Tweeting Your Life Away

Have you considered tweeting while reading? Or even while writing your book?

Probably not. But as some theaters encourage audiences to tweet during a performance, how long before those of us who can’t be apart from an electronic device for a nanosecond decide to tweet while reading the latest thriller?

Of course, if you’re tweeting while reading, you’re not really reading. Reading takes concentration. And what about when you’re watching something? Just as bad. Being there for a performance isn’t passive: you’re part of it.

Besides, social engagement doesn’t mean you’re “on” all the time. Because if you’re thinking about what to tweet are you really absorbing what’s before you? The best use of social media, in building your platform, is to have a conversation with your audience. Not to annoy it with your random and not-all-that-humorous thoughts on something you’re supposed to be present for. If you’re tweeting while sitting at a concert, or a movie or a play, you’re not paying attention. And who wants to pay attention to someone who doesn’t pay attention to the work of others, or to other people trying to watch or listen to something?

Theaters that encourage tweeting are under the illusion that this will help them build credibility with those hyper-cool people who are digitally connected. Wrong. It merely encourages rudeness, and there’s enough of that in the world. And enough distracted maniacs who walk down the streets reading or writing tests (and let’s not go into the drivers). Who hasn’t been peeved by some joker who checks a text or email in a darkened theater? Everything can wait. And if it’s so very, very important – leave.

As for being an active live-tweeter: You know what constant tweeting means? Desperation. People are so desperate to connect that they tap away, blind to the world around them, in the hope that someone will respond to them. Rather than be present for the people who are physically there.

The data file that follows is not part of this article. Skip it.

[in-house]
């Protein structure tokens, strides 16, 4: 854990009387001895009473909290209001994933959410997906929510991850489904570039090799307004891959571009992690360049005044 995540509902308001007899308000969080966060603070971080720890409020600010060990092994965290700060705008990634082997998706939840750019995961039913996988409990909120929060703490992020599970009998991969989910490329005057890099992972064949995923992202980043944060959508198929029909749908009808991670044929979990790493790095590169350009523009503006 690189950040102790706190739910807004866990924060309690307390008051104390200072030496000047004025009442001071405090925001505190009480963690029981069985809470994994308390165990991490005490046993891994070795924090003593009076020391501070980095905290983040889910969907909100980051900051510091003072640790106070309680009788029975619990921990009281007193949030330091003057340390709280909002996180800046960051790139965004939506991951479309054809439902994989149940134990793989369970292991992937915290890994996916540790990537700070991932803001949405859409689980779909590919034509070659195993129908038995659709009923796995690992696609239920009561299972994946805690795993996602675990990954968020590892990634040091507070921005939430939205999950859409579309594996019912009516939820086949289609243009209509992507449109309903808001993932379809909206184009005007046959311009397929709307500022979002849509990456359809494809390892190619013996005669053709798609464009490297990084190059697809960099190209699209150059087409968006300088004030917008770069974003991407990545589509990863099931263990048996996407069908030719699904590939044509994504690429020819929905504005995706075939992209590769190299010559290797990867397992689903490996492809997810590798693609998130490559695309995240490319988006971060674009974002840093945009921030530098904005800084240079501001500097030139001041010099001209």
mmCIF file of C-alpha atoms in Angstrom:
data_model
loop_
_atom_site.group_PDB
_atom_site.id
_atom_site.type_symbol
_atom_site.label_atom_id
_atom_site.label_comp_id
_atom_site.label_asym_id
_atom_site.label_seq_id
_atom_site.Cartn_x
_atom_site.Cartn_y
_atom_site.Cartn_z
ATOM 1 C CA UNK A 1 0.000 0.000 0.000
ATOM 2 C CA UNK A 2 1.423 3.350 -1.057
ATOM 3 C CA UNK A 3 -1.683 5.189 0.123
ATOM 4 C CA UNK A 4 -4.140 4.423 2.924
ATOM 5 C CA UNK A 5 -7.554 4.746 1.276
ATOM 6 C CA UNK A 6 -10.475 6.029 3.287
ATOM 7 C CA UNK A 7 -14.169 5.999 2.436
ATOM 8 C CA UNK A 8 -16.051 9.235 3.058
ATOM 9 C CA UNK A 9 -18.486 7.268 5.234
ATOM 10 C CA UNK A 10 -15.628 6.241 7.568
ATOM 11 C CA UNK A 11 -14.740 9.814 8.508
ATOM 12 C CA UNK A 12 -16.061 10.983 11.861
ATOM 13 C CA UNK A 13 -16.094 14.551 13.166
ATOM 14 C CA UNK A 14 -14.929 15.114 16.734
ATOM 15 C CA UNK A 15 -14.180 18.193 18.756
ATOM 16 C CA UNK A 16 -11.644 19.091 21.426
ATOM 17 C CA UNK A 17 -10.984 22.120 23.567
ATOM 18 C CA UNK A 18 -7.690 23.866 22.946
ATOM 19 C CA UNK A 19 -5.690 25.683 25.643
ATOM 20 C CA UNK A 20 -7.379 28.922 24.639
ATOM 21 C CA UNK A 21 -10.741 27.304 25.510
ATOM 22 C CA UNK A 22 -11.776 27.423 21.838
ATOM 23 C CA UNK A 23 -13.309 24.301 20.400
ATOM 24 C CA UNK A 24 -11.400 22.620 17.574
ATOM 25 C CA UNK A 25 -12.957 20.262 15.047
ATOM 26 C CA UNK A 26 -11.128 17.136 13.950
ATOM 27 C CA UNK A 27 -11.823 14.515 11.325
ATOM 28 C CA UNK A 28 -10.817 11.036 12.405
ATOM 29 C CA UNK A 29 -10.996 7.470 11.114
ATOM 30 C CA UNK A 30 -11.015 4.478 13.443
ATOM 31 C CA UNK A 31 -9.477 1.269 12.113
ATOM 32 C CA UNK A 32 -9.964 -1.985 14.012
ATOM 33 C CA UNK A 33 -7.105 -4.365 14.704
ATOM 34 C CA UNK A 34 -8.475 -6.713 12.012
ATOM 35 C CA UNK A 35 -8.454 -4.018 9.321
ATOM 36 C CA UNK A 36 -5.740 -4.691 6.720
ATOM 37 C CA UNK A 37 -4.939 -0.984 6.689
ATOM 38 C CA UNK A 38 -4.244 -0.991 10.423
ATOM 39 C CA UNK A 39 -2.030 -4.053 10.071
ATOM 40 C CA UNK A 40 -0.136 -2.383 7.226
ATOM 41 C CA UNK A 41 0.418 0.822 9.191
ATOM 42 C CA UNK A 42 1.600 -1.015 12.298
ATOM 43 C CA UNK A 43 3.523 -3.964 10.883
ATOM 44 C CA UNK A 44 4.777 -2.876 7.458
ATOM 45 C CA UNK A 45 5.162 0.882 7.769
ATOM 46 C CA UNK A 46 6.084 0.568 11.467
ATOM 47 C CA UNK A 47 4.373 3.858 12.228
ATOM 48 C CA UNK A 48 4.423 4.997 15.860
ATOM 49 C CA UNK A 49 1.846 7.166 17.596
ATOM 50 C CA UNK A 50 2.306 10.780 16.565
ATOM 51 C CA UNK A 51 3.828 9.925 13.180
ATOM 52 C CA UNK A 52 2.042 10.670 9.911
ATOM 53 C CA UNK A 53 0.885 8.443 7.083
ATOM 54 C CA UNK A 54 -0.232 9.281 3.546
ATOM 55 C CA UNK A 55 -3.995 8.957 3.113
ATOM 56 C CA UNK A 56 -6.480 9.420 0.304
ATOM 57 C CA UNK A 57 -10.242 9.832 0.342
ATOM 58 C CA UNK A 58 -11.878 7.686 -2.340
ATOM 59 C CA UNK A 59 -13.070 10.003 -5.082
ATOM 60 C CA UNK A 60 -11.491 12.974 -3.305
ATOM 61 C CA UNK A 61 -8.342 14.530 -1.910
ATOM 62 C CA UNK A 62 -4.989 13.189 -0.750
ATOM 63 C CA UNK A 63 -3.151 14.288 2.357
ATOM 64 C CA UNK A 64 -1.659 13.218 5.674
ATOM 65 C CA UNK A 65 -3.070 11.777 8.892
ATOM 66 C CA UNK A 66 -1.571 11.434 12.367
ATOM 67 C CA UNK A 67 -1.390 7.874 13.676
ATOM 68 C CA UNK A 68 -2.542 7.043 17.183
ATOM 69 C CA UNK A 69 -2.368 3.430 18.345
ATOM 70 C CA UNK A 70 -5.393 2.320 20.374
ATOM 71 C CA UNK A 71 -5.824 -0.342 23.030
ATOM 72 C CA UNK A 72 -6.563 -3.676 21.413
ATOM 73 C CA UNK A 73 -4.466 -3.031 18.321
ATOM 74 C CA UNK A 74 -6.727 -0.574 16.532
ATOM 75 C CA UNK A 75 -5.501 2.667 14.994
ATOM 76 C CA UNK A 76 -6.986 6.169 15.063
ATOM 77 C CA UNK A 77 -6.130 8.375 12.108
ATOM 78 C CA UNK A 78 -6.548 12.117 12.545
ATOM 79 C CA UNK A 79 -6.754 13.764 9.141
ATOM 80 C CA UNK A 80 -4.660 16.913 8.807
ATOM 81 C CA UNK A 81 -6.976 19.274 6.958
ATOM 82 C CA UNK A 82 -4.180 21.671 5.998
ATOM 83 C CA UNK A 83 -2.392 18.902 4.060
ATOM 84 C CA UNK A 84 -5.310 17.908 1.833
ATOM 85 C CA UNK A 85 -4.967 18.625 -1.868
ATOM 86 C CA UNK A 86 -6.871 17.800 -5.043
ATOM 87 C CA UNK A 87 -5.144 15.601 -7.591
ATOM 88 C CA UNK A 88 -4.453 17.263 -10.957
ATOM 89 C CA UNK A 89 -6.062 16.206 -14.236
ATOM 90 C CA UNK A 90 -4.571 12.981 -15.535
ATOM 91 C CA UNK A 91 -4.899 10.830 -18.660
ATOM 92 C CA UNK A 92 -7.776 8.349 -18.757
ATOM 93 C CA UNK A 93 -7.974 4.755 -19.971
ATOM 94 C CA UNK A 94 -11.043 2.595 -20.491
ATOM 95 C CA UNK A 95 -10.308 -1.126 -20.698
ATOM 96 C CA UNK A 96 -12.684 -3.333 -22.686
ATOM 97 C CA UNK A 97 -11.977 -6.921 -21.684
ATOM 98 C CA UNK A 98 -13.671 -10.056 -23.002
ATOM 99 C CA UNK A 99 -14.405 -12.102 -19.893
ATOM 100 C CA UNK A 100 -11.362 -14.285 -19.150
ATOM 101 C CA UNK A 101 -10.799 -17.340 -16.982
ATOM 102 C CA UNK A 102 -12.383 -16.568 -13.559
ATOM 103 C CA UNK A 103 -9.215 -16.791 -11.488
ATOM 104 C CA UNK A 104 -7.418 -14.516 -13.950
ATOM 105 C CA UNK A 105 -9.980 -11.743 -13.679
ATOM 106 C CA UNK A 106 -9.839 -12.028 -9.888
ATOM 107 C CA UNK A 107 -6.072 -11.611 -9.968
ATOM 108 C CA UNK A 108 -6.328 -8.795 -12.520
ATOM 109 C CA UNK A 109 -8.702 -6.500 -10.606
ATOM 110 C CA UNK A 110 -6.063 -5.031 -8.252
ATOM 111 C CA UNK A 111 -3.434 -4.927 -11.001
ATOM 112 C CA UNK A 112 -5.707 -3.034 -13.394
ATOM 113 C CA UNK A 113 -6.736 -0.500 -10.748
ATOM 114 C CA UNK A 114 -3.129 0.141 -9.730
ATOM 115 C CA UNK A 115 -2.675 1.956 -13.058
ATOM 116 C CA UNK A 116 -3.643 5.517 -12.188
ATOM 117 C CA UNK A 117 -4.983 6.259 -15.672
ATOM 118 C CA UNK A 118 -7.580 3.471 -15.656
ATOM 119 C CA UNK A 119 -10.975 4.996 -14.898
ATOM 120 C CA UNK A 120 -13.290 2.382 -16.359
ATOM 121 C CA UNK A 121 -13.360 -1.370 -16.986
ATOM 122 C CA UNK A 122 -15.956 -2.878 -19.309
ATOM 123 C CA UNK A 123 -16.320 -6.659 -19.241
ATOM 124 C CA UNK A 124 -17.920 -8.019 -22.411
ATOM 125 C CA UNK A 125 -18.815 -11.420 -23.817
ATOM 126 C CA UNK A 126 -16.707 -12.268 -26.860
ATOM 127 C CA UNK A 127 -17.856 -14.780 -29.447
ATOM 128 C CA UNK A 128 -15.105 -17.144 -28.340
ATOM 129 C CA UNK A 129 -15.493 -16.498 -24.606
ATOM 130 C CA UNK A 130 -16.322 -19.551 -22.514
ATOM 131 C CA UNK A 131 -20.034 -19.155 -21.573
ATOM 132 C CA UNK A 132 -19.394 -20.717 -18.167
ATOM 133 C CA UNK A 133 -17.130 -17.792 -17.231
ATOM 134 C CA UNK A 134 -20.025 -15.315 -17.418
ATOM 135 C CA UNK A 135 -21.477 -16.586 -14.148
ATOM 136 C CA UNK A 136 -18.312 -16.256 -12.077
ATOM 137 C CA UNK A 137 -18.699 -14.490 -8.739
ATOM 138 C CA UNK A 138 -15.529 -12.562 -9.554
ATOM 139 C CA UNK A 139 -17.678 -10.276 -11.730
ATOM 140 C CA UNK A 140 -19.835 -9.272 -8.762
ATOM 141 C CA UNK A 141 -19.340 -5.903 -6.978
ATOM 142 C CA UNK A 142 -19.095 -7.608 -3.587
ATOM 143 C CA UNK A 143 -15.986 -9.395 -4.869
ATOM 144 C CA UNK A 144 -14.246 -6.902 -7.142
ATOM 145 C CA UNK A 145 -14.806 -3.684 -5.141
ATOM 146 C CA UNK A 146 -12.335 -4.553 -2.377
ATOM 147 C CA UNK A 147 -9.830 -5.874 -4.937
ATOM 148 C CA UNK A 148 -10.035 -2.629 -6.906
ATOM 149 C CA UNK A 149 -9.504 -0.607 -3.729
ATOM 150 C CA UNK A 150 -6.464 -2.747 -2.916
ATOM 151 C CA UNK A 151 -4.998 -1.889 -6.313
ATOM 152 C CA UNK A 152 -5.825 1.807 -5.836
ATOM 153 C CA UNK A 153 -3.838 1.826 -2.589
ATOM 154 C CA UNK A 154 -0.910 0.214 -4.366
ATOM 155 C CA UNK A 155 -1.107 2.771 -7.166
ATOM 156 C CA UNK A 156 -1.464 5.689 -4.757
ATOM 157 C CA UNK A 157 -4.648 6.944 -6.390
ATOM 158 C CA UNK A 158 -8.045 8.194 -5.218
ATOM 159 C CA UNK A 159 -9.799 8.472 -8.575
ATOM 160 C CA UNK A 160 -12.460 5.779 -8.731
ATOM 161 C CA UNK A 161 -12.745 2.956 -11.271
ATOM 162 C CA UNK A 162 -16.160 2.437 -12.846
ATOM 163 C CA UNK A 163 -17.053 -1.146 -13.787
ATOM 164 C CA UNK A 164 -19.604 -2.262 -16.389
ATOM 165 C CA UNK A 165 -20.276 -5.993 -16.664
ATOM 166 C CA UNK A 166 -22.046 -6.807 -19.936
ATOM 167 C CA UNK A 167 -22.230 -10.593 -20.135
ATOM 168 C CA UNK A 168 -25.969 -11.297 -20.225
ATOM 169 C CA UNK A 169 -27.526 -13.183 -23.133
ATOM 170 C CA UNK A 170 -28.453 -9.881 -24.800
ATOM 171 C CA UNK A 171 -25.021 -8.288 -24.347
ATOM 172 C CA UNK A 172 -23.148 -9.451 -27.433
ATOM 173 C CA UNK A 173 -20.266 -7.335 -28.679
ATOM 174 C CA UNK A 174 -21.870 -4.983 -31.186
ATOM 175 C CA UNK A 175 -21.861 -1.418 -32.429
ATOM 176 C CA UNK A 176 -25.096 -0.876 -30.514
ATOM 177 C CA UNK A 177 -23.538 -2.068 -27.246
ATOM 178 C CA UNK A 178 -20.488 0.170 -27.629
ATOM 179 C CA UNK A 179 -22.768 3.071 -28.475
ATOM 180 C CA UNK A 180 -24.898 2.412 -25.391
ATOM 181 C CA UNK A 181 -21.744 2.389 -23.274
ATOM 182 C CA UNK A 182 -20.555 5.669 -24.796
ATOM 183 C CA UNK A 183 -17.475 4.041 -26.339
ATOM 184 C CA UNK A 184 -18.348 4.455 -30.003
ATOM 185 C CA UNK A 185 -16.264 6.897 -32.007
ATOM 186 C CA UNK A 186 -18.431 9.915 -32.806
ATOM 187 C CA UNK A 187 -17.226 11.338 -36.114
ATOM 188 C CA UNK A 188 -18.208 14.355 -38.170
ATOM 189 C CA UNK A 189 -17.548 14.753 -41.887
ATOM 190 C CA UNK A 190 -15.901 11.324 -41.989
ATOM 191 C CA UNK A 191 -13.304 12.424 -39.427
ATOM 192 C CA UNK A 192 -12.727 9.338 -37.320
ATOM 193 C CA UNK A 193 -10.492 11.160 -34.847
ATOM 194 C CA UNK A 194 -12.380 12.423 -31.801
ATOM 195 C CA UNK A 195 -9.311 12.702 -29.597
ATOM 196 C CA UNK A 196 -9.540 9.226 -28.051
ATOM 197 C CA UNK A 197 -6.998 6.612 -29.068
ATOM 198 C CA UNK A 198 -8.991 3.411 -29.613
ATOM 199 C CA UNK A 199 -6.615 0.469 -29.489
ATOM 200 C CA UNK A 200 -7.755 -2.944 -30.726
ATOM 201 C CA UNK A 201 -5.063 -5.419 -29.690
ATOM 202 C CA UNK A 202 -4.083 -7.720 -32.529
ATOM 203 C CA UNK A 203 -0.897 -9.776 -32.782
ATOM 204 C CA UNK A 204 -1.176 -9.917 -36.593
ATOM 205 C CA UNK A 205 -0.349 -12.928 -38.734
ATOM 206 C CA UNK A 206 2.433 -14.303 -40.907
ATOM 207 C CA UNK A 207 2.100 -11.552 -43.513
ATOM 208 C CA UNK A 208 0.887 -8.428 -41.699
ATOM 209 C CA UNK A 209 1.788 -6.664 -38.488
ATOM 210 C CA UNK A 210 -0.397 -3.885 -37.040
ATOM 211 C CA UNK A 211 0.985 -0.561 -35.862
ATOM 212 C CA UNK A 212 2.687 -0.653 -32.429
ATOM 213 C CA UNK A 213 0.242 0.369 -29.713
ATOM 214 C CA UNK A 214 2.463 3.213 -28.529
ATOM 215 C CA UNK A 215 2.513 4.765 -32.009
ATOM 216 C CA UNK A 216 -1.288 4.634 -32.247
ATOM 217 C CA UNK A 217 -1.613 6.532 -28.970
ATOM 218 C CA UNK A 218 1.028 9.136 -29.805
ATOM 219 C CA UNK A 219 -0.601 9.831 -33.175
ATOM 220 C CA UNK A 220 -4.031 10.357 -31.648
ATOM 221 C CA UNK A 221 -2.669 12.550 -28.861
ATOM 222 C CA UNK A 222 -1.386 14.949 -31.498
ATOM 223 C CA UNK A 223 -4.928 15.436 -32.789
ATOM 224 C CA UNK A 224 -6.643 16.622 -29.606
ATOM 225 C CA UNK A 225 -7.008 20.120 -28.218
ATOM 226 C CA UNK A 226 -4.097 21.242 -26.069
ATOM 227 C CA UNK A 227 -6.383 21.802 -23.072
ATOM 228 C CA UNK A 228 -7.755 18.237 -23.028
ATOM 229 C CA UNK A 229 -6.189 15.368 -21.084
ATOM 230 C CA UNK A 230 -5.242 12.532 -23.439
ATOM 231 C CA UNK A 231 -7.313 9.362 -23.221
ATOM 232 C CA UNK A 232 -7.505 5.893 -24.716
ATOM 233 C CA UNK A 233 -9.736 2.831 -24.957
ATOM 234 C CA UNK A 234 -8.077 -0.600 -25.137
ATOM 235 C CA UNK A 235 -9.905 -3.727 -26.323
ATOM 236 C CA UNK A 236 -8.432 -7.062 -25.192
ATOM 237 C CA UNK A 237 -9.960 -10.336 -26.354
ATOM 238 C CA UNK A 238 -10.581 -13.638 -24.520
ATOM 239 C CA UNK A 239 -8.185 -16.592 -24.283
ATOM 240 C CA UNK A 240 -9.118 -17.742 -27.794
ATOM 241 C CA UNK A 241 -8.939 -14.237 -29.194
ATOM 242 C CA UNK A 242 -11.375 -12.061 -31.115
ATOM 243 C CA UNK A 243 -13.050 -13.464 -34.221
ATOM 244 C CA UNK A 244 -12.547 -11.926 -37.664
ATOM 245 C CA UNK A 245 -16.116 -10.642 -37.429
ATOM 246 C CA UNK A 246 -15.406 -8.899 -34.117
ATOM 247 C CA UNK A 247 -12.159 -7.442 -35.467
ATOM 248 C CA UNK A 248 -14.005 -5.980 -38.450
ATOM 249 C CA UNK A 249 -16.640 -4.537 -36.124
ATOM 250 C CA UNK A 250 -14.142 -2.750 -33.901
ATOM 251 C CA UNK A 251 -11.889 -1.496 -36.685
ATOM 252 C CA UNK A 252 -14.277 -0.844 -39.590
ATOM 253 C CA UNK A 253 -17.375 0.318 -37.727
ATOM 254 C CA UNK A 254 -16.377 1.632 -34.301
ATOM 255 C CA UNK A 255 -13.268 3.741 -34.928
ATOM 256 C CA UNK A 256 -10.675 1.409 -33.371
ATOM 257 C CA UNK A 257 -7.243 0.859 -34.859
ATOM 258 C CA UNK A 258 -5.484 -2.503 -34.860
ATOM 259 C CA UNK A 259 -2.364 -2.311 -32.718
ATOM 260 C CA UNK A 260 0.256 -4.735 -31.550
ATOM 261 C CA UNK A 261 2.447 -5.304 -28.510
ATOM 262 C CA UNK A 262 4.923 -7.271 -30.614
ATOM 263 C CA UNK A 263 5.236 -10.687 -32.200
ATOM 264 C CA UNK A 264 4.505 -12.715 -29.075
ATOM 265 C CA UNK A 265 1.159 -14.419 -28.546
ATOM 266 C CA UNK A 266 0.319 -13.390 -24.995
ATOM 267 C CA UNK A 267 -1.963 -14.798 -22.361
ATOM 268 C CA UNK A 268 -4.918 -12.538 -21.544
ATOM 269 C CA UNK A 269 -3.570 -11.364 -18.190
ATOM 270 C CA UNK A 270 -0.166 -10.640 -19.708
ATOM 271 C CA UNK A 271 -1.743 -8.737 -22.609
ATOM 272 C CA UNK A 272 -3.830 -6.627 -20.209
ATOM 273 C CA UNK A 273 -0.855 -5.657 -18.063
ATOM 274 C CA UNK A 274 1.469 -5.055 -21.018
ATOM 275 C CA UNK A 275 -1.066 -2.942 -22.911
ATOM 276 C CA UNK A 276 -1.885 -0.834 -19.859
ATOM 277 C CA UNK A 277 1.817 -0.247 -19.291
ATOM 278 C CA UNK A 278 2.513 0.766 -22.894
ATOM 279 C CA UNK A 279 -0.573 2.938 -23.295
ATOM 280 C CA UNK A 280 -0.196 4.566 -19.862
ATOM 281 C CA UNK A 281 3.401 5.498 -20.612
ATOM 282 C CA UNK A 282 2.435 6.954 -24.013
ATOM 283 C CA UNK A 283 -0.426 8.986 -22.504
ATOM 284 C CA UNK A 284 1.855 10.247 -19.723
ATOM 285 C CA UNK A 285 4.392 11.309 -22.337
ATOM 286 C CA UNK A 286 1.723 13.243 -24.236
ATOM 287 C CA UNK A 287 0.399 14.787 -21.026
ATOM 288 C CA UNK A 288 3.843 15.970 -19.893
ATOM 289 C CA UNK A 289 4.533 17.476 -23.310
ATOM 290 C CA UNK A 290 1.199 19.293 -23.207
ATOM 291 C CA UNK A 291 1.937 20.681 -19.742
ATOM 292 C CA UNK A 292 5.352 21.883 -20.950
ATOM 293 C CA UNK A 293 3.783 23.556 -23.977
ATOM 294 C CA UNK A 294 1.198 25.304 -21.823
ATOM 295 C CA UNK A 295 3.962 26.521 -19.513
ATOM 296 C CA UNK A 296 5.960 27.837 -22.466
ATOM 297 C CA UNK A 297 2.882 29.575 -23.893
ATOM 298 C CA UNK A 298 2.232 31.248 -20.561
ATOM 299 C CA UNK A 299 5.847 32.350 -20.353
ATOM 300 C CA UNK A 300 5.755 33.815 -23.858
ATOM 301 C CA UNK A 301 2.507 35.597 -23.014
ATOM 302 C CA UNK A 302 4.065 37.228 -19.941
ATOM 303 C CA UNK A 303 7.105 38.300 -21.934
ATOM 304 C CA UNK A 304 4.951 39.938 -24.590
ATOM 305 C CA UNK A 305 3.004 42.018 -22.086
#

So, if you’re a writer who’s eager to build an audience, do it by writing well, engaging truly and paying attention to what people are telling you.

Don’t labor under the idea that because you feel that everyone among your “followers” needs to know your every thought that you actually need to share what your spot judgment is about the concert you’re physically, if not mentally, present for. Because you want to build your message, and not annoy your audience with nonsense. They’ll respect you for it.

Bob Hughes
Author: Bob Hughes
Robert J. Hughes ("Bob") was a staff reporter for The Wall Street Journal for over a decade, specializing in culture reporting. He was the paper's theater reporter, wrote on publishing, the art and auction markets, television, music, film and philanthropy, and reviewed books.
  • Anonymous

    Very good tips, Bob. Better to focus on quality than just making some noise in the Twittersphere.

  • Cinde Dobson Johnson

    I don’t think you can underestimate the damage “over-tweeting” can do to one’s ability to truly engage with their audience. It is important to communicate, but you can do so without annoying them. Great article!

  • http://twitter.com/AndreaReindl Andrea Reindl

    Ah, Bob, thanks for the perspective, it’s interesting how many people don’t think of the ‘manners’ of social media :)

  • http://www.facebook.com/profile.php?id=828032066 Michael Drew

    Persuasive writing connects, writing for the sake of writing i.e. tweeting what your doing is spam…